Provider bias. Client marital and parity status. Mistrust between client and health care provider. Lack of supportive reproductive health policies. Myths, misinformation and lack of provider confidence around family planning (FP) methods.
These factors too often disrupt effective family planning service delivery in countries and clinics around the world. However, when a client is young (under age 24), unmarried and/or nulliparous, and the method being discussed is a long acting reversible contraceptive (LARC), like an intrauterine device (IUD) or hormonal implant, these barriers heighten and, in many cases, become insurmountable.
Young (ages 10-24) populations continue to grow rapidly, particularly in low- and middle-income nations. Developmentally, men and women in this age group begin experimenting with sex, relationships and independence in this stage of their life. Often, these forays and sexual debuts yield unintended, dangerous results. Adolescents (ages 10-19) have higher unplanned pregnancy rates than their older counterparts. Two-thirds of unsafe abortions occur in women ages 15 to 30 years old. According to the World Health Organization, young adolescents face an elevated risk of pregnancy-related complications or death than older women. These truths highlight the pressing need to improve the sexual and reproductive health of young people. LARC methods offer the most effective protection against pregnancy of all temporary methods, yet they are rarely sought after by young people and perhaps even more rarely recommended to young people by providers.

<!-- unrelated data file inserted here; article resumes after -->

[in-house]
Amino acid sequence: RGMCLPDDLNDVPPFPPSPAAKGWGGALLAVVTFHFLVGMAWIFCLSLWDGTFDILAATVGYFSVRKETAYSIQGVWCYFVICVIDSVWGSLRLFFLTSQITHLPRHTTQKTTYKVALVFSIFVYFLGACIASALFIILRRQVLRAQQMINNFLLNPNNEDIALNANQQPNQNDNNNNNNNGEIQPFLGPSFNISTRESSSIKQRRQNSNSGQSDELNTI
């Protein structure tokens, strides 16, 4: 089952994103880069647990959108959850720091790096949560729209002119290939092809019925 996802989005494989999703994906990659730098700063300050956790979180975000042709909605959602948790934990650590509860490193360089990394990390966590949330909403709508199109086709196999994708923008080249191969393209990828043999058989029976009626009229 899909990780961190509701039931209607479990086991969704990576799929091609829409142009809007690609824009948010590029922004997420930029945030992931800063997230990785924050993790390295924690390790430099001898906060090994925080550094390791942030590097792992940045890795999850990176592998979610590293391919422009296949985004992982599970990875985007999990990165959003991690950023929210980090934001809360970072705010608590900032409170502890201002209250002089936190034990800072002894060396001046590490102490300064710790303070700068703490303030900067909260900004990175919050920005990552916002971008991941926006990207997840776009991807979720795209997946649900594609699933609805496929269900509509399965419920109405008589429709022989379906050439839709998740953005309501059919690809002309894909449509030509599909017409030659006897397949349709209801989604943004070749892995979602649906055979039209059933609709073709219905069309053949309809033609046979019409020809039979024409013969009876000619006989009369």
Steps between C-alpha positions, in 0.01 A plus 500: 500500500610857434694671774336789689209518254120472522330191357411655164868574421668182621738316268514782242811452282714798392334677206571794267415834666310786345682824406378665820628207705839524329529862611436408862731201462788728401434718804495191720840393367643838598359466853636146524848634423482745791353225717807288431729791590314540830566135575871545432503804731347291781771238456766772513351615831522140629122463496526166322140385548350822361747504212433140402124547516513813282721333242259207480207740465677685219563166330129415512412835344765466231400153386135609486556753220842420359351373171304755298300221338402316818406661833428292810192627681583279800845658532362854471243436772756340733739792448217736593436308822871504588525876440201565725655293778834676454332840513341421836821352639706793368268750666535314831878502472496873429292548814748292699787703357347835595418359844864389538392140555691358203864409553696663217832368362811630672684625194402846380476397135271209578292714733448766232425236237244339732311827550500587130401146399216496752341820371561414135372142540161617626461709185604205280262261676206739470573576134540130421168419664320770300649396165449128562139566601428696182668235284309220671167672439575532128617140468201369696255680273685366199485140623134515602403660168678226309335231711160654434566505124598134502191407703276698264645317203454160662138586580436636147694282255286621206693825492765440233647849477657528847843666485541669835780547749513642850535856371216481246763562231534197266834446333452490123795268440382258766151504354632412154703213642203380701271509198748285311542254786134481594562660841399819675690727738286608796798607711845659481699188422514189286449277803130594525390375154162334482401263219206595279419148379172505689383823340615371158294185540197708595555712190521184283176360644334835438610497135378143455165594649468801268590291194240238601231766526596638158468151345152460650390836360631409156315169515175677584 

In 2014, HC3 scanned the literature to answer the question, “just what are the barriers preventing LARC uptake among youth?” While literature dedicated to the topic is sparse, in January 2015, HC3 completed a brief of the findings. Using what we learned from these and a multi-day virtual exchange on Springboard, HC3 has been working on developing a suite of materials to address these barriers and improve the thinking around LARC appropriateness for youth (ages 15-24). In March, HC3 completed field tests in Malawi of a provider video, a client take-home brochure and a youth-focused poster. In the coming months, the project will revise and retest the materials in Nigeria before finalizing and expanding upon these foundational resources later this year.
Stay tuned and check back with HC3 moving forward for updates on our work on this important topic.